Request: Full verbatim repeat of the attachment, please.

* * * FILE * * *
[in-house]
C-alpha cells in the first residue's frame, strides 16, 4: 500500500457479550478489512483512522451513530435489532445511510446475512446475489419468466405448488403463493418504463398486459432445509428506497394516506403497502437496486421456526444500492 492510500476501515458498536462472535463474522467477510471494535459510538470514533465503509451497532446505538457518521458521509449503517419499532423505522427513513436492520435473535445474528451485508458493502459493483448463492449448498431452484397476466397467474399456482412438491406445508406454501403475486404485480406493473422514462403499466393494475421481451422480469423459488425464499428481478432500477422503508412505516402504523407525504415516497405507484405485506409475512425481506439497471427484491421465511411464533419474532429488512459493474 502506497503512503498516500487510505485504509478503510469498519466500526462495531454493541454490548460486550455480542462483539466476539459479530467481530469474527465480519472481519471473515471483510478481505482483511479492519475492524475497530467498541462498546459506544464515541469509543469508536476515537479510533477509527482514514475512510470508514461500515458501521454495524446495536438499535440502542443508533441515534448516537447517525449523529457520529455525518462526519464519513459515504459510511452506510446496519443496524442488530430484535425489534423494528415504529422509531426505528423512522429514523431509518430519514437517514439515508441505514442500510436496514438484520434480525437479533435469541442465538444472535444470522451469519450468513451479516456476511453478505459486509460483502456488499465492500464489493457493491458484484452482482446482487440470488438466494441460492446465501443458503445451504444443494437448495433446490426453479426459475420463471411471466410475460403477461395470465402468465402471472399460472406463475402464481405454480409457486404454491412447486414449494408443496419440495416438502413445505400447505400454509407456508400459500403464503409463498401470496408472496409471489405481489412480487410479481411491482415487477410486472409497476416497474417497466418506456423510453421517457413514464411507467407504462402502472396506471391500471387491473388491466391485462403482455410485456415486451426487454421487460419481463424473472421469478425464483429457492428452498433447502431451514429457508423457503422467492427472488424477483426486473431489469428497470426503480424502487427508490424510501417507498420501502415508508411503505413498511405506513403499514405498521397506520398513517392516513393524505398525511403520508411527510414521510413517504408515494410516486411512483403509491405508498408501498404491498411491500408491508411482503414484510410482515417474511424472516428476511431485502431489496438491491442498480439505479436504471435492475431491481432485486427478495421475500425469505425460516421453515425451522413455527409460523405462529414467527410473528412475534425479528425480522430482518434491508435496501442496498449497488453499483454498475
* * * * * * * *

[in-house]
C-alpha cells in the first residue's frame, strides 16, 4: 500500500457479550478489512483512522451513530435489532445511510446475512446475489419468466405448488403463493418504463398486459432445509428506497394516506403497502437496486421456526444500492 492510500476501515458498536462472535463474522467477510471494535459510538470514533465503509451497532446505538457518521458521509449503517419499532423505522427513513436492520435473535445474528451485508458493502459493483448463492449448498431452484397476466397467474399456482412438491406445508406454501403475486404485480406493473422514462403499466393494475421481451422480469423459488425464499428481478432500477422503508412505516402504523407525504415516497405507484405485506409475512425481506439497471427484491421465511411464533419474532429488512459493474 502506497503512503498516500487510505485504509478503510469498519466500526462495531454493541454490548460486550455480542462483539466476539459479530467481530469474527465480519472481519471473515471483510478481505482483511479492519475492524475497530467498541462498546459506544464515541469509543469508536476515537479510533477509527482514514475512510470508514461500515458501521454495524446495536438499535440502542443508533441515534448516537447517525449523529457520529455525518462526519464519513459515504459510511452506510446496519443496524442488530430484535425489534423494528415504529422509531426505528423512522429514523431509518430519514437517514439515508441505514442500510436496514438484520434480525437479533435469541442465538444472535444470522451469519450468513451479516456476511453478505459486509460483502456488499465492500464489493457493491458484484452482482446482487440470488438466494441460492446465501443458503445451504444443494437448495433446490426453479426459475420463471411471466410475460403477461395470465402468465402471472399460472406463475402464481405454480409457486404454491412447486414449494408443496419440495416438502413445505400447505400454509407456508400459500403464503409463498401470496408472496409471489405481489412480487410479481411491482415487477410486472409497476416497474417497466418506456423510453421517457413514464411507467407504462402502472396506471391500471387491473388491466391485462403482455410485456415486451426487454421487460419481463424473472421469478425464483429457492428452498433447502431451514429457508423457503422467492427472488424477483426486473431489469428497470426503480424502487427508490424510501417507498420501502415508508411503505413498511405506513403499514405498521397506520398513517392516513393524505398525511403520508411527510414521510413517504408515494410516486411512483403509491405508498408501498404491498411491500408491508411482503414484510410482515417474511424472516428476511431485502431489496438491491442498480439505479436504471435492475431491481432485486427478495421475500425469505425460516421453515425451522413455527409460523405462529414467527410473528412475534425479528425480522430482518434491508435496501442496498449497488453499483454498475